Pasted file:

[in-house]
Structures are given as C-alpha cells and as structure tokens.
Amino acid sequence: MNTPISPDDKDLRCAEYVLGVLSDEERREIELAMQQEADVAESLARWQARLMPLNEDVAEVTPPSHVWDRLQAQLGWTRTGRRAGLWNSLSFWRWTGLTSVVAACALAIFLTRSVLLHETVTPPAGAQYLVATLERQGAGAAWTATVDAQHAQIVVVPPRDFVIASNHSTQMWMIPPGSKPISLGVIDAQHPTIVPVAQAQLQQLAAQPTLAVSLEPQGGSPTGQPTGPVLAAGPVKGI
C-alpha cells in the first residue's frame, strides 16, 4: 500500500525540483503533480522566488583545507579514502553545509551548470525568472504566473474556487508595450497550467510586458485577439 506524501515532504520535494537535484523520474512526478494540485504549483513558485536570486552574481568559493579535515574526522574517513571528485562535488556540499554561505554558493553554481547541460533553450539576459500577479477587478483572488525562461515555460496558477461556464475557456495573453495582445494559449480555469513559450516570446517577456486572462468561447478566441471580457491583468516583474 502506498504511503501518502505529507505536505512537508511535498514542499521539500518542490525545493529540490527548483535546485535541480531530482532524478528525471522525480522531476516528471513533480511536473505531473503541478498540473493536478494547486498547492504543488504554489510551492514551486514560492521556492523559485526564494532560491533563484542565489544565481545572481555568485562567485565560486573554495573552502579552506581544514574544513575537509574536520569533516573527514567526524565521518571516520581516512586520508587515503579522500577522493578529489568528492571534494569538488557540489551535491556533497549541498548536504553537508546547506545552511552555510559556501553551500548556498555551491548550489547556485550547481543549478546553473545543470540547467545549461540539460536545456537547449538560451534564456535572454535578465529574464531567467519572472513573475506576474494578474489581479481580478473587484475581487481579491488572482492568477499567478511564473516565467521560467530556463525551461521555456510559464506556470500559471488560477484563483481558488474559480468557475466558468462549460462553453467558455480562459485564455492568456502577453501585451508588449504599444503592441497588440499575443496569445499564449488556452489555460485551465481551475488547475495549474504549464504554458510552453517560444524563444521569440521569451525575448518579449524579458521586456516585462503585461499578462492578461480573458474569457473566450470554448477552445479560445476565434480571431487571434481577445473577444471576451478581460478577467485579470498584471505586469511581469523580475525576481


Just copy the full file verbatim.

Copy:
[in-house]
Structures are given as C-alpha cells and as structure tokens.
Amino acid sequence: MNTPISPDDKDLRCAEYVLGVLSDEERREIELAMQQEADVAESLARWQARLMPLNEDVAEVTPPSHVWDRLQAQLGWTRTGRRAGLWNSLSFWRWTGLTSVVAACALAIFLTRSVLLHETVTPPAGAQYLVATLERQGAGAAWTATVDAQHAQIVVVPPRDFVIASNHSTQMWMIPPGSKPISLGVIDAQHPTIVPVAQAQLQQLAAQPTLAVSLEPQGGSPTGQPTGPVLAAGPVKGI
C-alpha cells in the first residue's frame, strides 16, 4: 500500500525540483503533480522566488583545507579514502553545509551548470525568472504566473474556487508595450497550467510586458485577439 506524501515532504520535494537535484523520474512526478494540485504549483513558485536570486552574481568559493579535515574526522574517513571528485562535488556540499554561505554558493553554481547541460533553450539576459500577479477587478483572488525562461515555460496558477461556464475557456495573453495582445494559449480555469513559450516570446517577456486572462468561447478566441471580457491583468516583474 502506498504511503501518502505529507505536505512537508511535498514542499521539500518542490525545493529540490527548483535546485535541480531530482532524478528525471522525480522531476516528471513533480511536473505531473503541478498540473493536478494547486498547492504543488504554489510551492514551486514560492521556492523559485526564494532560491533563484542565489544565481545572481555568485562567485565560486573554495573552502579552506581544514574544513575537509574536520569533516573527514567526524565521518571516520581516512586520508587515503579522500577522493578529489568528492571534494569538488557540489551535491556533497549541498548536504553537508546547506545552511552555510559556501553551500548556498555551491548550489547556485550547481543549478546553473545543470540547467545549461540539460536545456537547449538560451534564456535572454535578465529574464531567467519572472513573475506576474494578474489581479481580478473587484475581487481579491488572482492568477499567478511564473516565467521560467530556463525551461521555456510559464506556470500559471488560477484563483481558488474559480468557475466558468462549460462553453467558455480562459485564455492568456502577453501585451508588449504599444503592441497588440499575443496569445499564449488556452489555460485551465481551475488547475495549474504549464504554458510552453517560444524563444521569440521569451525575448518579449524579458521586456516585462503585461499578462492578461480573458474569457473566450470554448477552445479560445476565434480571431487571434481577445473577444471576451478581460478577467485579470498584471505586469511581469523580475525576481